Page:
Levels of intellectual disability
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Open access peer-reviewed chapter
By Jenny Fairthorne, Amanda Langridge, Jenny Bourke and Helen Leonard
Submitted: June 17th 2012Reviewed: November 15th 2012Published: March 6th 2013
The autism spectrum disorders (ASD) represent a group of severe and chronic neuro-developmental disorders often simply referred to as autism.  Using the criteria provided by the Diagnostic and Statistical Manual of Mental Disorders, Fourth Edition, ASD are diagnosed by impairments within the three strands of DSM-4: social interaction, communication and repetitive behaviours or interests.  The aetiology of autism is complex.  Research has implicated a strong genetic basis [4-7] involving multiple genes [5, 7, 8] and possible gene-environment interactions. [9-13] Advances in chromosomal microarray analysis and gene sequencing technologies have improved diagnoses and suggest that aetiologies of ASD will continue to be uncovered.  In addition, a child presenting with autistic symptoms may be found to have a certain genetic mutation which accounts for their true underlying biological diagnosis. For example, a diagnosis of Rett syndrome would be confirmed when a girl with ASD and intellectual disability was found to have a mutation of the MECP2 gene on the X-chromosome.  Children with ASD and intellectual disability have been found to have an expansion of the FMR1 gene confirming a diagnosis of Fragile X syndrome.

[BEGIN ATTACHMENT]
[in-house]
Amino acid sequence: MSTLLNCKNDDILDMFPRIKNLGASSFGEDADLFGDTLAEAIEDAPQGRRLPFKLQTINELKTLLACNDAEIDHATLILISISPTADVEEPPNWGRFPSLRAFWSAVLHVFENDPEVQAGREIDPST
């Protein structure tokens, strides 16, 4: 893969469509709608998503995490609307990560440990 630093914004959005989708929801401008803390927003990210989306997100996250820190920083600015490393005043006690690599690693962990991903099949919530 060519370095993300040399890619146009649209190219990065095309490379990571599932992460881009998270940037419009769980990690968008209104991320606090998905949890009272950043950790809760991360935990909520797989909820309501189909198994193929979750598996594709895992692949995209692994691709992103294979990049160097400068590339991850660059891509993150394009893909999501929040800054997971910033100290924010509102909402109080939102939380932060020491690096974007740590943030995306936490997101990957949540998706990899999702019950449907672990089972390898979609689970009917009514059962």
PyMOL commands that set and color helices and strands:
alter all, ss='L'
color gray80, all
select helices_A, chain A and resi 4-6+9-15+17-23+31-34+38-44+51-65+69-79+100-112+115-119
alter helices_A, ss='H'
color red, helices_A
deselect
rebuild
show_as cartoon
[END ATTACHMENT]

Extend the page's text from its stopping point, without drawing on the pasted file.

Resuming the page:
Autism and intellectual disability commonly coexist with 30-80% of persons with ASD reported as also having ID. [16, 17] Currently, the relationship between ASD and comorbid ID is poorly understood.  However, it is known that phenotypically, persons with these disorders can be grouped into the three categories of ASD without ID, ASD with ID and ID only.  Intellectual disability (ID) is characterized by an intelligence quotient (IQ) of less than 70 which is associated with limitations in at least two areas of adaptive skill and which is manifest before 18 years.  The level of ID is generally grouped into the five levels of mild, moderate, severe, profound and unspecified by IQ score. In research it is common to stratify ID to the following three levels defined by the American Psychiatric Association  (Table 1).
|Descriptor/level of ID||IQ score|
|Mild or moderate ID||35-40 up to 69 points|
|Severe or profound ID||< 35-40 points|
|Unspecified ID||< 70*|